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‘Bad Boys: Ride or Die’ Might Be The CPR Will Smith’s Career Needs

‘Bad Boys: Ride or Die’ Might Be The CPR Will Smith’s Career Needs

“Bad Boys: Ride or Die” might actually be the CPR Will Smith’s career needs. The fourth installment in Sony’s buddy cop comedy series, starring Smith and Martin Lawrence, reportedly opened with an impressive $56 million in US theaters and pulled in a worldwide total of $104.6 million—and honestly, it is a much-needed turnout. Aside from the fact that Smith’s career has been hanging by a thread since the infamous Oscars slap, the summer box office has been suffering significant regress even before the pandemic. Undeniably, this is good news for both of them.

Smith became Hollywood’s outcast when he slapped Chris Rock on stage at the Academy Awards in 2022. After Rock made a joke about the shaved head of Smith’s wife, Jada Pinkett-Smith, the actor marched onstage and slapped him in the face before returning to his seat, shouting “Keep my wife’s name out your f—king mouth!” The Academy responded by banning him from attending any Oscars events for 10 years. He has held himself accountable and issued a number of apologies. Then again, someone as image-conscious as Smith didn’t need a soothsayer to let him know what was coming his way. The immediate impact was felt on his career.

A case of mid-life crisis?

Following ‘the slap,’ as the incident is popularly dubbed, Netflix halted production on “Fast and Loose,” a thriller starring the father-of-three. “Everyone was waiting to see who would blink first,” a studio executive told Variety. “Netflix definitely wasn’t willing to be the first studio to get back into business with Will.” Evidently, this aligns with prevailing wisdom that nobody wants to get into business with a tarnished star—or, do they?

In December 2022, Apple TV+ released Smith’s slave thriller Emancipation,” but it was met with little fanfare and unfavorable reviews. This didn’t stop Sony from teaming up with him on “Bad Boys: Ride or Die,” and it was worth it. “Ride or Die,” which reportedly cost an estimated $100 million to make (excluding marketing), received tons of positive reviews. The movie also earned an A- CinemaScore, which surprised even Hollywood—given its frustrating run at the summer box office. “Very few action comedies get to four episodes—the jokes start to run thin and the stories get repetitive—but when they do, they hold up well,” David A. Gross of movie consulting firm Franchise Entertainment Research told Variety. “Bad Boys is in elite company, and the series has room to run.”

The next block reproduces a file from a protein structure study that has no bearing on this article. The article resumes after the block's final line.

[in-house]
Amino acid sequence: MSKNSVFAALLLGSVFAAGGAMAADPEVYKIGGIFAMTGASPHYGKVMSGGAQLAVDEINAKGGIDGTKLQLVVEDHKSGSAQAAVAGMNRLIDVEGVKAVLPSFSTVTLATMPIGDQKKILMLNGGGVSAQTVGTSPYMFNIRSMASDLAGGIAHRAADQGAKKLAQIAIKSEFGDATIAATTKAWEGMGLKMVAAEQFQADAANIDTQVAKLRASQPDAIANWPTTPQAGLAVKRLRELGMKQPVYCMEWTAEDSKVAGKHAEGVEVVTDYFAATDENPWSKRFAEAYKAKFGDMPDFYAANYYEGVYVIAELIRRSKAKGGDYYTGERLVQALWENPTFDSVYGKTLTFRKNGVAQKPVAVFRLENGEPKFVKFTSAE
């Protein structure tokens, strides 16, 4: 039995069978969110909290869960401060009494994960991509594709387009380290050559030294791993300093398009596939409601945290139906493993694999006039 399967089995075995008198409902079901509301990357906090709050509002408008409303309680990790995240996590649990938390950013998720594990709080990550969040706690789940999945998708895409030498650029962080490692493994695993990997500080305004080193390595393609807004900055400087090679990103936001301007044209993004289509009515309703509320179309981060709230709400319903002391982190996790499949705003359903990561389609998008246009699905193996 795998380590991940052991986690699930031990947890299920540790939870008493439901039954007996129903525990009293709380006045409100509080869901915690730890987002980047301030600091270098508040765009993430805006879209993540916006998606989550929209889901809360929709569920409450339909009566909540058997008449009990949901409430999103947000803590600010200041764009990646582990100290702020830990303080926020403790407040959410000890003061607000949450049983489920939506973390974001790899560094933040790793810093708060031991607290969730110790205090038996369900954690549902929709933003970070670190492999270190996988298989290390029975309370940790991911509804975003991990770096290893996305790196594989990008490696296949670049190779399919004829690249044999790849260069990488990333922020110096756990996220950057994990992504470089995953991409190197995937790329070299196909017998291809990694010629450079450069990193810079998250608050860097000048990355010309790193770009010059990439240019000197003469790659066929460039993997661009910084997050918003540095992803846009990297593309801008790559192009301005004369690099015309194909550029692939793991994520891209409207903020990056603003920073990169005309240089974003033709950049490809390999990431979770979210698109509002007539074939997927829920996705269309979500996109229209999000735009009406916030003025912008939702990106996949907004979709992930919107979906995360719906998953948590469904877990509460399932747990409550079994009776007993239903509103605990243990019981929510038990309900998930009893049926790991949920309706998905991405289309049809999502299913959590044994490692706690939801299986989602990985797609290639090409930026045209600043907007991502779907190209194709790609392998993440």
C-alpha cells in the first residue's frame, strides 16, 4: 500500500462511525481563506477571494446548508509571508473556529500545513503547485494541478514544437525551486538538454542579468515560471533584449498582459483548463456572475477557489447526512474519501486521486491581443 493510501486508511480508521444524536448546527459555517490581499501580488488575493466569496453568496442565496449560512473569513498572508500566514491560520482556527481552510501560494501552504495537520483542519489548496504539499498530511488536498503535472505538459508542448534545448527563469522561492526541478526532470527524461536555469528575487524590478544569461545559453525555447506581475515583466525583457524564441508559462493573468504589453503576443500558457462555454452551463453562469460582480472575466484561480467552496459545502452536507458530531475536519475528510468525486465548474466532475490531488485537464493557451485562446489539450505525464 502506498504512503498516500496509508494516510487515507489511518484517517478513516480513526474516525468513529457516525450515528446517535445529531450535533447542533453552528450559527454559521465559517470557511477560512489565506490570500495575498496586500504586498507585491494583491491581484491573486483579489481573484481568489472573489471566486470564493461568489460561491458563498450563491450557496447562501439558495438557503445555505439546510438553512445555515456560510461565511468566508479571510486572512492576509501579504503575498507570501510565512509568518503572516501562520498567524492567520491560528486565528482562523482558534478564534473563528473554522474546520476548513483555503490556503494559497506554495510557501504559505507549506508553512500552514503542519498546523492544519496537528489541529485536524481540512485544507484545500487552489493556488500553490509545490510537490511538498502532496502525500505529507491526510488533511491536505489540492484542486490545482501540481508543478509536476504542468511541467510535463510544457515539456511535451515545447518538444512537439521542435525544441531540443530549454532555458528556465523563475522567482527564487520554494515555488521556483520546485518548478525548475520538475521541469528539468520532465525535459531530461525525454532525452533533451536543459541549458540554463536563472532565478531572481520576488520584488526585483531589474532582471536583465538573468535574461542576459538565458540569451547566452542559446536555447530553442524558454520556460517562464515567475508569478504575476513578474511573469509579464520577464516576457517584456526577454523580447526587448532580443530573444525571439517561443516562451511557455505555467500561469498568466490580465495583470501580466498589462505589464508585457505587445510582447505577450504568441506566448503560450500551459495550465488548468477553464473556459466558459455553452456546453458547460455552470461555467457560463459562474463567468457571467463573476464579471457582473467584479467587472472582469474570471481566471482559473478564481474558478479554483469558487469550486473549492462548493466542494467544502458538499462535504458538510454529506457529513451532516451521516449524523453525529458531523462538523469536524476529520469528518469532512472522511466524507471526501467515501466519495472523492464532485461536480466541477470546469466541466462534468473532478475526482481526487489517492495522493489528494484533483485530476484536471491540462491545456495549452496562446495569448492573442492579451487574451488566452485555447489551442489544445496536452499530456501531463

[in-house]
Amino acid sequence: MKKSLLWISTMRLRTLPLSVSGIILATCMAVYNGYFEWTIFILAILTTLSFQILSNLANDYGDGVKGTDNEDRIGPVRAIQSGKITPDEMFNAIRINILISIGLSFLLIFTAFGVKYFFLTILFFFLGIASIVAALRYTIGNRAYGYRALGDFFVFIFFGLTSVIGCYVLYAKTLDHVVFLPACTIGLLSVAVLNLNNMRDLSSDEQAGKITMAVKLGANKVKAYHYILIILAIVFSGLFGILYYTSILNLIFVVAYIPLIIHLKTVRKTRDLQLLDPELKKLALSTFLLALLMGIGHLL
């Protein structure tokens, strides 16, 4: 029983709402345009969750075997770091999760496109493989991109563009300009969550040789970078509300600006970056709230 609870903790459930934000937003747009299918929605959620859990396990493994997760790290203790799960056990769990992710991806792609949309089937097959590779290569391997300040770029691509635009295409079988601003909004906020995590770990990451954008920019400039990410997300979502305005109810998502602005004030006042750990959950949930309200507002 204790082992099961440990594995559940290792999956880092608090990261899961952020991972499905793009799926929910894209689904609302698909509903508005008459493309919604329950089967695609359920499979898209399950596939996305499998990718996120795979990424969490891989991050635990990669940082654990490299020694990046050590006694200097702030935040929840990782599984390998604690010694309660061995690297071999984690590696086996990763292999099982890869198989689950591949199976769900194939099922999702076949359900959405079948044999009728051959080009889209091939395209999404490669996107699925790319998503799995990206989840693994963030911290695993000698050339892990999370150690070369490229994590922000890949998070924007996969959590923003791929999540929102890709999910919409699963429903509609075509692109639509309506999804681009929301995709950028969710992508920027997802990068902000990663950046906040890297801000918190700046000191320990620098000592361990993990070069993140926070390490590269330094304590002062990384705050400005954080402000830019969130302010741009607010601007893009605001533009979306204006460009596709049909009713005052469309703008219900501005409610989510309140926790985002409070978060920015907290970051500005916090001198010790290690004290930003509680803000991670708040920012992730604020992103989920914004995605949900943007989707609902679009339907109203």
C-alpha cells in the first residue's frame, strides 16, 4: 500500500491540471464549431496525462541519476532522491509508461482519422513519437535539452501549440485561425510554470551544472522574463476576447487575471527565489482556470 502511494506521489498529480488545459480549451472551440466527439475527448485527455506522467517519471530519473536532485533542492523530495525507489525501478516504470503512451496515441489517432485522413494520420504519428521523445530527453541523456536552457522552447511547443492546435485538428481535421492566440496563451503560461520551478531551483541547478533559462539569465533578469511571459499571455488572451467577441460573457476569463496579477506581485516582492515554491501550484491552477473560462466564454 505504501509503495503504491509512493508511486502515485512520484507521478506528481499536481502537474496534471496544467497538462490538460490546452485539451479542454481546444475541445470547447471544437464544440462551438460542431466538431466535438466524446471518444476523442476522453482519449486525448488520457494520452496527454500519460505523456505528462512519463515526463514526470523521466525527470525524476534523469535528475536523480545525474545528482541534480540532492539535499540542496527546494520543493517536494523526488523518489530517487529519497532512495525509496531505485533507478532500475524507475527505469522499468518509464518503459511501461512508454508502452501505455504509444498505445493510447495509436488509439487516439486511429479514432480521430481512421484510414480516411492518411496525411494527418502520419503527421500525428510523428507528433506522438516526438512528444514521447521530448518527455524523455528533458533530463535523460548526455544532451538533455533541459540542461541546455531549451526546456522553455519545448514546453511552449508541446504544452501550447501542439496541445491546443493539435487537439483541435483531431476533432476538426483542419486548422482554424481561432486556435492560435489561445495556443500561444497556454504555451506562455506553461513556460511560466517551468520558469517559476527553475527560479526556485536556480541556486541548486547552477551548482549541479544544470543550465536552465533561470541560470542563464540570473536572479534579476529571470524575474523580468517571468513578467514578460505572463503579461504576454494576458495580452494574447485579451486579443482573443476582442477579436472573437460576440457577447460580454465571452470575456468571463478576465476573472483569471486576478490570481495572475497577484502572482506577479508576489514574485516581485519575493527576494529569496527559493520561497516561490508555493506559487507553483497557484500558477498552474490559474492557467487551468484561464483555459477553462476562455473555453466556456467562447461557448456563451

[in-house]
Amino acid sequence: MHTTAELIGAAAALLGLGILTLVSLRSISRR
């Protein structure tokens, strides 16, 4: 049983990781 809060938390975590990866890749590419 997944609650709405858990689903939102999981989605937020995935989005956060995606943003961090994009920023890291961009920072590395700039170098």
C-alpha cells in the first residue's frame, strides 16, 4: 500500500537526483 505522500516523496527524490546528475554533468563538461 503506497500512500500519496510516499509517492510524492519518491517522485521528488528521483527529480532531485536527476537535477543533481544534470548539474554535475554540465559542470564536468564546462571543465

Bad Boys 4: A career lifeline

Photo: @badboys/Instagram

The success of “Bad Boys: Ride or Die” comes as a welcome relief after a string of disappointing releases, such as “Furiosa: A Mad Max Saga” and “The Fall Guy,” which both failed to resonate with audiences despite positive reviews. By extension, the success also marks a significant win for the movie industry, which has seen ticket sales decline by 26% from last year and more than 40% below pre-pandemic levels. “Bad Boys: Ride or Die” found a niche audience, particularly among Black moviegoers, who accounted for the largest demographic, making up 44% of ticket buyers.

The movie follows the success of the previous installment in the franchise “Bad Boys for Life,” which opened to $62 million domestically in 2020. At the time, it became the highest-grossing movie release in 2020, making $426.5 million at the worldwide box office.

Smith is also set to work on the sequel to another hit, 2007’s “I Am Legend,” alongside Michael B. Jordan. “It doesn’t have a release date or anything like that,” Jordan told People magazine in an interview. “I’m not sure exactly where we’re going to be filming that one, but I’m really excited to get in front of the camera with [Smith].”

Beyond its cinematic thrill, the performance of “Ride or Die” is a big deal for Smith’s career, as it marks his first major test of public perception. The film’s director, Adil El Arbi, has said that the movie is a “hectic” and “grungy” comeback for the Academy Awards winner, which might be exactly what he needs to move past the controversy surrounding his actions at the 2022 Oscars.

Whether this translates to a complete career resuscitation depends on his future choices and projects. But one thing’s for sure: Smith wants to redeem his public image and tap into Hollywood’s good graces.

Featured image: @badboys/Instagram

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